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Does the Crisis in Cyprus Put the Platinum Market at Risk?

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The platinum-gold ratio tends to move in tune with the general stock market.

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Cyprus lawmakers this week rejected a controversial euro bailout package, which would have set a dangerous precedent by taxing ordinary bank depositors to pay part of the bill. How will this situation impact the stock market? Will it make platinum any less appealing, especially relative to gold? Let's take a look.

The genie has been let out of the bottle. The fact that a democratic government could propose such a plan is a game changer. Ordinary people everywhere now know that putting their savings into insured bank accounts is no longer a guarantee of a good night's sleep. When governments are in desperate financial straits, they will not hesitate to plunder the accounts of ordinary savers and investors. And that make gold all the more attractive.

At issue was a plan for a one-time tax of 6.75% on bank deposits of less than 100,000 euros even though deposits are guaranteed (insured) up to that amount in Cyprus and in most other European countries. In addition, the government wanted to levy a 9.9% tax on Cyprus bank accounts with more than 100,000 euros, many of which contain Russian money. Russian banks and businesses have been flooding Cyprus for years, taking advantage of low taxes and loose regulations, and setting the laundering dial on the fast spin cycle. This decision would have penalized small depositors who are not responsible for the bubble and would have let off the hook the bankers, shareholders, and bondholders who supposedly assumed the risks. Worried investors everywhere finally got the point that gold is one of the few safe havens and gold went up $22.8 (1.43%) this week. On Tuesday, for the first time since February 6, gold was added to the trust for the SPDR Gold Shares ETF (NYSEARCA:GLD).

Cyprus, like Iceland before it, has an outsized banking sector eight times the size of its economy, which indicates that money flows into its banks without any connection to the local economy. (In other words, possibly some tax evasion and a bit of money laundering.) Just for comparison, UK banks are only three times larger than the British economy and London is considered to be a global financial center. Cyprus banks were heavily damaged by exposure to Greece and now Cyprus' entire banking system needs to be capitalized.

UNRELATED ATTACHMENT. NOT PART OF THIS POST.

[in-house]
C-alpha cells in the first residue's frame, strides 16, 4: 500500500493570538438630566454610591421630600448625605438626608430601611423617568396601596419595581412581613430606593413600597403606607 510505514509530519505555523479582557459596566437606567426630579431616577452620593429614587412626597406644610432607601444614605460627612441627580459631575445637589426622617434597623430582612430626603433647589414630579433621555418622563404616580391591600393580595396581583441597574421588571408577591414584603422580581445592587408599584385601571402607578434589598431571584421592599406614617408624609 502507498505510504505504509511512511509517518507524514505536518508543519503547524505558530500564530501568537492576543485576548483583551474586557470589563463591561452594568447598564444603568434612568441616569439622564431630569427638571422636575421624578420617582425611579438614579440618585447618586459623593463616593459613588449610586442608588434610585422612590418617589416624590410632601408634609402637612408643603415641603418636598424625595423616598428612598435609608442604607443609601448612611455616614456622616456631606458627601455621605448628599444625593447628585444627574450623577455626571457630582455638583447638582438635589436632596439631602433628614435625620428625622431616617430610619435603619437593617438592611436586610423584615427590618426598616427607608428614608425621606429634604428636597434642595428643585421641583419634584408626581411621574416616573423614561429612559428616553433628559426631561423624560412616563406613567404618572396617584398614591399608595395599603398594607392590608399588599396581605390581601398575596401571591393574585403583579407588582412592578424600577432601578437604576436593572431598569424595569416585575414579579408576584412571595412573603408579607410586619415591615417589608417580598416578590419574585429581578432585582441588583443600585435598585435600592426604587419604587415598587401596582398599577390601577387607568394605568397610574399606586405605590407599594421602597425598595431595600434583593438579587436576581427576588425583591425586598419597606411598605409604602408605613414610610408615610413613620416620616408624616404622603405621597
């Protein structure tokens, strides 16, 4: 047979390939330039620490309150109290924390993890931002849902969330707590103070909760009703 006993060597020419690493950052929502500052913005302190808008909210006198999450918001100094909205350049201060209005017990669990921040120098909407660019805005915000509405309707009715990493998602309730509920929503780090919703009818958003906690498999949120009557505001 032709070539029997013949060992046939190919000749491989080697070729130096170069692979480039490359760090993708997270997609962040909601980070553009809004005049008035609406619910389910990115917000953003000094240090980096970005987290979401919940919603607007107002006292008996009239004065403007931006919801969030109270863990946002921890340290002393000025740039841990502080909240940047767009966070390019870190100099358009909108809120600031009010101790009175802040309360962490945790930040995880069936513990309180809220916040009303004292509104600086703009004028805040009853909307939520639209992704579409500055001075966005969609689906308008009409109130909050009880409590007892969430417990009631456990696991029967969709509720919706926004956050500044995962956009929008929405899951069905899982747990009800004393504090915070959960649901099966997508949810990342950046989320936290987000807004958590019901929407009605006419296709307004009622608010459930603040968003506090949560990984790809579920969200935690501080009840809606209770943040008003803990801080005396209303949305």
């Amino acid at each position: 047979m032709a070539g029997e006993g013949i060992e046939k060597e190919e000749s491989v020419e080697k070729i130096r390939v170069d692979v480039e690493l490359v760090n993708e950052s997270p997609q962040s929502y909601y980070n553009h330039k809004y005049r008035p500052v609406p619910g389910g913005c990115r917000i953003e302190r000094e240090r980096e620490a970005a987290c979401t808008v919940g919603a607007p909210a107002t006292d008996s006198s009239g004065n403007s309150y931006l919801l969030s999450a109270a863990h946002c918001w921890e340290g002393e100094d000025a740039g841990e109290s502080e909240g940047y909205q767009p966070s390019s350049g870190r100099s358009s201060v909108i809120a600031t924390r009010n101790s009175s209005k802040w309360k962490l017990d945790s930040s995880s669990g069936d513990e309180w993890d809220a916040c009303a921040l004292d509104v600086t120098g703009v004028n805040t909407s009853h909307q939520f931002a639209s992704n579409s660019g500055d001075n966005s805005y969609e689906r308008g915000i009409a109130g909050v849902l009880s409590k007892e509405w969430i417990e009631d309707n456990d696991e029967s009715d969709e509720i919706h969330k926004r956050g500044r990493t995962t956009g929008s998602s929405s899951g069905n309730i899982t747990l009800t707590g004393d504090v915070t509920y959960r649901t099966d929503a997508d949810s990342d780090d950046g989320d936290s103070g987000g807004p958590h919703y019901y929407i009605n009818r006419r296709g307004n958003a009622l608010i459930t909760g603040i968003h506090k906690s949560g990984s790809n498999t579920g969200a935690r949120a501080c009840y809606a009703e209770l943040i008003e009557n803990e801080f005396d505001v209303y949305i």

Even by just having considered shaving the top of bank deposits, a psychological Rubicon has been crossed, raising some serious questions and issues.

The first is, why bother having a deposit guarantee if governments can expropriate your deposits? Even though policymakers claimed this would be a one-time event, how can one be sure? If this were to happen in Cyprus, could it not happen anywhere else in the eurozone -- Greece, Spain, etc.? Already there is a similar proposal being considered in New Zealand. Without credible deposit insurance, it's every person for himself or herself; all bets are off, and it's a matter of how fast you can queue up to withdraw your money. With such low interest rates paid on deposits, isn't it safer to stuff the money into the mattress or under the floorboard? And if that's the case, instead of paper money that loses value, wouldn't it be smarter to hold gold? Without the public's trust in the banking system, the economy cannot function.

Cyprus is a small country of less than one million people. It joined the eurozone on January 1, 2008. That decision, to forgo sovereignty of its own currency, sealed its fate. Even though Cyprus backed down from the plan to tax deposits, just bringing it up as a possibility might have killed its status as an offshore tax haven. But that's what got it into trouble in the first place.

No one knows what will happen next, but none of the options are pretty. Cyprus's debt-to-GDP ratio pushed to 127% in the third quarter of 2012. Only Greece (at 153%) has a higher level. It is politically difficult to persuade German taxpayers to finance a bailout of an off-shore money heaven for shady deposits, and can you blame them?

So either Russia will come to the rescue with a fat check, or EU officials will relent when faced with the prospect of a Cypriot exit from the eurozone. Another possibility might be that the Cypriots tax the big accounts and spare the small, mostly local savers. Cyprus has no central bank to prop up its banks like a non-eurozone country does. So the last option is for Cyprus to exit the eurozone and to start printing its own currency.

Without a doubt, the Cyprus crisis is putting a spotlight on the general disillusionment with the European unification project.